Rape of Persephone

The Rape of Persephone is a classical mythological subject in Western art, depicting the abduction of Persephone by Hades. This then resulted in the myth surrounding the creation of the seasons, as Demeter mourned the time that Persephone spent in the Underworld with her husband. In the context of the subject, the word "Rape" refers to the traditional translation of the Latin raptus, "seized" or "carried off", and not to sexual violence.

Rape of Persephone
2001.Pluto und Prosperina-Glocken Fontäne Rondell-Sanssouci Steffen Heilfort.JPG
A statue depicting the kidnapping of Persephone by Hades
GroupingClassical mythology
Sub groupingSpirit
Rape of Persephone. Hades with his horses and Persephone (down). An Apulian red-figure volute krater, c. 340 BC. Antikensammlung Berlin



Peter Paul Rubens' The Rape of Proserpina, 1636-1637

Created between 1636 - 1637, Peter Paul Rubens depicted the abduction of Persephone in a piece entitled The Rape of Proserpine. The piece was intended to decorate the lost Torre de la Parada, and as such was owned by the Spanish Royal family.[1]

This was copied later in the 17th century by Juan Bautista Martínez del Mazo in oil on canvas under the name of El Rapto de Proserpina, and later again reproduced by the Real Establecimiento Litográfico de Madrid in the 19th century for the purpose of printing and distribution.


Painted in around 1631, The Abduction of Proserpina has largely been attributed to Rembrandt. Although the painting remains unsigned, the style and composition is highly indicative of being a legitimate Rembrandt. It is currently displayed as a part of Gemäldegalerie, Berlin permanent exhibit.[2]


As part of a set of oil studies intended to be used for painting the ceiling frescoes in the Palazzo Medici Riccardi in Florence, the Mythological Scene with the Rape of Proserpine was created with the intention of being presented to Marquess Francesco Riccardi for approval before being painted in the palace. Currently, ten of the twelve oil studies created between 1682-1685 reside in the National Gallery.[3]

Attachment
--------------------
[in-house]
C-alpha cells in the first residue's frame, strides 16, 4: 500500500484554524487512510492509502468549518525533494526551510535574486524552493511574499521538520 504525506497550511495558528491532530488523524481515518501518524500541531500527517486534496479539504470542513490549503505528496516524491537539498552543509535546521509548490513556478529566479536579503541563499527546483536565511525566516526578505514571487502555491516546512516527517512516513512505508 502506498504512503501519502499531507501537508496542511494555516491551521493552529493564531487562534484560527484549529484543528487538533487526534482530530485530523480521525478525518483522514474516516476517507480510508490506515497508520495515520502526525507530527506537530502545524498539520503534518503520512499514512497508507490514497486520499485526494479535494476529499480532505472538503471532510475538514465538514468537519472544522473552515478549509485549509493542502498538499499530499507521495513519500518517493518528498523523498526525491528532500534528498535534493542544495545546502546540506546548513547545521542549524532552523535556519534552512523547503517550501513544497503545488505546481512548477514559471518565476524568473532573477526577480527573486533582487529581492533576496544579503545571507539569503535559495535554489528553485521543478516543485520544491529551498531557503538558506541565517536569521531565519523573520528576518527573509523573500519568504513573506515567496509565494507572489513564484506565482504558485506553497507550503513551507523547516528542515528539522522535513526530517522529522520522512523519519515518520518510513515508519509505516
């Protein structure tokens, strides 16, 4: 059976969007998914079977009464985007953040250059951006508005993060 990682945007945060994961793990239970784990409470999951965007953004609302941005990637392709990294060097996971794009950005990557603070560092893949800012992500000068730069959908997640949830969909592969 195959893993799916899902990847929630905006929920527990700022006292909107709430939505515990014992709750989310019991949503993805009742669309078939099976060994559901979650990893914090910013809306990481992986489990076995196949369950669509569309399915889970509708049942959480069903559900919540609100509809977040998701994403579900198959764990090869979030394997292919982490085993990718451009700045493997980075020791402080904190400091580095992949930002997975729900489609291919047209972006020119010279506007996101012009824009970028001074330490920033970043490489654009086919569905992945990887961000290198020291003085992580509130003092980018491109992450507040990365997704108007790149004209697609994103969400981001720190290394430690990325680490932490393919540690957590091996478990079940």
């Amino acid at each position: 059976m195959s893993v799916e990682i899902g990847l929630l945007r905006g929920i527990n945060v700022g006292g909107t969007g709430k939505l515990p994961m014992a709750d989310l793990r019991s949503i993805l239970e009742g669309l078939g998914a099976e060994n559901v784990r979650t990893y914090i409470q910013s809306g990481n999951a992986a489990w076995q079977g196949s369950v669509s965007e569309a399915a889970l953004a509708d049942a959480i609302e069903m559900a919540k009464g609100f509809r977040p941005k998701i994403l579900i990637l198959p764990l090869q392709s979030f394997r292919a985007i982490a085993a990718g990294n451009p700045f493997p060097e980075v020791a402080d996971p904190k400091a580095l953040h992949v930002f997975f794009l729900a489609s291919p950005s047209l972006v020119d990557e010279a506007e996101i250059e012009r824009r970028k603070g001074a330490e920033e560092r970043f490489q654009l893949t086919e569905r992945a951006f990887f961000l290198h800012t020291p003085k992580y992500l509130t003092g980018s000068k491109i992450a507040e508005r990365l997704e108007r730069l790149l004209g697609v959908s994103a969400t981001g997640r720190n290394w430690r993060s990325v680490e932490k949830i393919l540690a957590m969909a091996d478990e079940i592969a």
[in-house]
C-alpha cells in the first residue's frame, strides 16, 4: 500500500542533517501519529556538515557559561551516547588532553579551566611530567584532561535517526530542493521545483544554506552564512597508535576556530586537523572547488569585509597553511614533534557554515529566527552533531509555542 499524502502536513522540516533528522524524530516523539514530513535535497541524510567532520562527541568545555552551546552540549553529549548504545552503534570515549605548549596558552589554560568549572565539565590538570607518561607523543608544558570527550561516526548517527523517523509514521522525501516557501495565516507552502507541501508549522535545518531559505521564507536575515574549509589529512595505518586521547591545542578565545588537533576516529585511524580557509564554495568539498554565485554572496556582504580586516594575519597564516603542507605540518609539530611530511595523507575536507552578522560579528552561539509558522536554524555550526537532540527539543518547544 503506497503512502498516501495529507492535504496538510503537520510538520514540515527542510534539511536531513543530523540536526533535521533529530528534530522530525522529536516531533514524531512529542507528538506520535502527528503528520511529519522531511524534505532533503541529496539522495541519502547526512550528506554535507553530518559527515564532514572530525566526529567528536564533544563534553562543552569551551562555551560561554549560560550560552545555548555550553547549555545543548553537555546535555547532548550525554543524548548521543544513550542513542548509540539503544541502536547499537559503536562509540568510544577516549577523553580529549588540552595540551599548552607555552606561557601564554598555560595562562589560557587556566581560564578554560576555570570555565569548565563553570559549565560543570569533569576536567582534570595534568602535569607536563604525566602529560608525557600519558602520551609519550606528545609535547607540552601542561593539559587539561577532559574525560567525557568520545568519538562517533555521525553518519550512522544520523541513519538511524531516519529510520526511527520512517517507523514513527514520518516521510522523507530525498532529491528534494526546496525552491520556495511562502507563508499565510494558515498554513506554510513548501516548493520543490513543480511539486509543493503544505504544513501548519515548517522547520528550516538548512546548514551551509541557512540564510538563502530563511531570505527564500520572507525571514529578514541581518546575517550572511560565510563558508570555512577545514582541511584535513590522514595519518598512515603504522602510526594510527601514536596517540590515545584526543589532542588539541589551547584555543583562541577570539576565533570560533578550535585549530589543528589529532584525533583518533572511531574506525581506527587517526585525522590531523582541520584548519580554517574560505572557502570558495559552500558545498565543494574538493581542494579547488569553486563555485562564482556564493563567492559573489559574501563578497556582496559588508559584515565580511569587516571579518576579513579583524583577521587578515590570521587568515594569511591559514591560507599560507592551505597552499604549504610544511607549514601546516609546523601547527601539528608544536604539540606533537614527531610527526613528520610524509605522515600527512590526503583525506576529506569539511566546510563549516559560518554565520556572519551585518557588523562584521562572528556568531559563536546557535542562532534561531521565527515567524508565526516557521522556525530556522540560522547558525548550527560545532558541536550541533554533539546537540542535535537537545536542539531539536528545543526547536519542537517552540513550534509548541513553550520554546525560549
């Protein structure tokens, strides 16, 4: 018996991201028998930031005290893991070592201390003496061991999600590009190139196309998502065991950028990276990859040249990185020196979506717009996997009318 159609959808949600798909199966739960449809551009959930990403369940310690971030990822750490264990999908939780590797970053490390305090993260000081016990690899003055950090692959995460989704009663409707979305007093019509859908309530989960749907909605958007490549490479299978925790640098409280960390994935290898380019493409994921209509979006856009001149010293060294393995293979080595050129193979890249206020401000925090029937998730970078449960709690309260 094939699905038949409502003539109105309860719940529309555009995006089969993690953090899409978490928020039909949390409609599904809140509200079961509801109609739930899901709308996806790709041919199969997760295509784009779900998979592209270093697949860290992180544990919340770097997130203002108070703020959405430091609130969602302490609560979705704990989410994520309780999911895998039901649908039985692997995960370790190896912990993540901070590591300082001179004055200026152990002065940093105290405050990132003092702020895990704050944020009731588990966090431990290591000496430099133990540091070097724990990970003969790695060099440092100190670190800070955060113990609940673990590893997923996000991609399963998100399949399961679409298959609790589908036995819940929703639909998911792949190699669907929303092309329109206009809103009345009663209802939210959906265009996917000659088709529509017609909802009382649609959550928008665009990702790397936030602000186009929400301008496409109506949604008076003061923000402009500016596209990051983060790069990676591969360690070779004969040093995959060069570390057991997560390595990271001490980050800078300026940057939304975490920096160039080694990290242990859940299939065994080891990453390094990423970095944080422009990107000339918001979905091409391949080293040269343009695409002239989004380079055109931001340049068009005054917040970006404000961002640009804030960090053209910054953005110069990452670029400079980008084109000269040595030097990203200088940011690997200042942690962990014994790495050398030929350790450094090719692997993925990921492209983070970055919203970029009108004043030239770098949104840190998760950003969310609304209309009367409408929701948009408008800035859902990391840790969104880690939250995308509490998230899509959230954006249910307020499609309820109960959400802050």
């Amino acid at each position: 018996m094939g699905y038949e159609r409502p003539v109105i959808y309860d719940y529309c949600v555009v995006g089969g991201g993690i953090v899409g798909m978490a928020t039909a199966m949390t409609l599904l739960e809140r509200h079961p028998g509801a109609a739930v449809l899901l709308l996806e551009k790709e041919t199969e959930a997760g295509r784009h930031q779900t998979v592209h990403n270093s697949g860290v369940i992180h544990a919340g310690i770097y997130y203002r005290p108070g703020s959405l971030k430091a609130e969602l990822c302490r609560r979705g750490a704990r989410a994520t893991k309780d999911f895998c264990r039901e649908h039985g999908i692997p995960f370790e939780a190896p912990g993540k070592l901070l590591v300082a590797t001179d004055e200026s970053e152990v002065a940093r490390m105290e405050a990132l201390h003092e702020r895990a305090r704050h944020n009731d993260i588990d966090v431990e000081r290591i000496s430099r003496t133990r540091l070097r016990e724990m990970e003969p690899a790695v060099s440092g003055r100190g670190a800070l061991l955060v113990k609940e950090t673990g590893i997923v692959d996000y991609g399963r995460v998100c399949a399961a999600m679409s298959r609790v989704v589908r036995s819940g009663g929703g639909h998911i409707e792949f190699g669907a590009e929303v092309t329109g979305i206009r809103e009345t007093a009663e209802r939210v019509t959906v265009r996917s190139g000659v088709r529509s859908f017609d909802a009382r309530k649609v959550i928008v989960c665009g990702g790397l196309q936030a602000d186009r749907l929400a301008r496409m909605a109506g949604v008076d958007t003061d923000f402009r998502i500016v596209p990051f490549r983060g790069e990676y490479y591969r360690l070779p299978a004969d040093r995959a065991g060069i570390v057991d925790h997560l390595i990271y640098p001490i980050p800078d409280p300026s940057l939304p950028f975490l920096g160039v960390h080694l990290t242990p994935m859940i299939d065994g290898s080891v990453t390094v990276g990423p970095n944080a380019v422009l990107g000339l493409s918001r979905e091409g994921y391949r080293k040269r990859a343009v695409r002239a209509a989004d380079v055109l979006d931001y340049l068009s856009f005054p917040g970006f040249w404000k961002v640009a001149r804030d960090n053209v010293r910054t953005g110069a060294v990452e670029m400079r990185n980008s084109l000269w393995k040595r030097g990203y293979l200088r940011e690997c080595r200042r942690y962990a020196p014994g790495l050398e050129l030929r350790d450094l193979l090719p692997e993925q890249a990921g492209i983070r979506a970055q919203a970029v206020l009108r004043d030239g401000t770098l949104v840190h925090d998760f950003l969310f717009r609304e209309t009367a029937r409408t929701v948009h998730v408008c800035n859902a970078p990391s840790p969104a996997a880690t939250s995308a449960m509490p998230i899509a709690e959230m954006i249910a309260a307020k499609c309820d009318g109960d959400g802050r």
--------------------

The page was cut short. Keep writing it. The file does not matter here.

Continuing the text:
This painting on a large wooden panel is entitled The Abduction of Proserpine. It was painted in 1570, and spent most of its life residing in the Villa Salviati after being commissioned by the Salviati family.[4]

Other PaintingsEdit

  • The Rape of Persephone, a painting in the Macedonian Tomb I in Vergina (Aegae),[5] dating from the mid 4th century BCE. This in situ mural is mostly indistinguishable, other than the figures of Hades and Persephone themselves on a chariot.[6]

This list is by no means exhaustive, but seeks to highlight some prominent examples of the myth in Western paintings.


The Rape of Persephone, musée Saint-Raymond, Toulouse, inv. Ra 152

Examples include:


  1. ^ "Museo Del Prado: The Rape of Proserpine".
  2. ^ Bryun, J; Haak, B.; Levie, S.H.; Van Thiel, P.J.J.; Van De Wetering, E. (1982). "The abduction of Proserpina". A Corpus of Rembrandt Paintings. 1. p. 365.
  3. ^ "Mythological Scene with the Rape of Proserpine".
  4. ^ "The Abduction of Proserpine".
  5. ^ Erksine, A., et al. (eds.) (2017). "THE ROYAL COURT IN ANCIENT MACEDONIA: THE EVIDENCE FOR ROYAL TOMBS". The Hellenistic Court. Bristol. p. 410.CS1 maint: uses authors parameter (link)
  6. ^ "Reproducing the Wall Painting of the Abduction of Persephone (Vergina-Macedonia): Conditions and Restrictions for a Successful Archaeological Experiment".

External linksEdit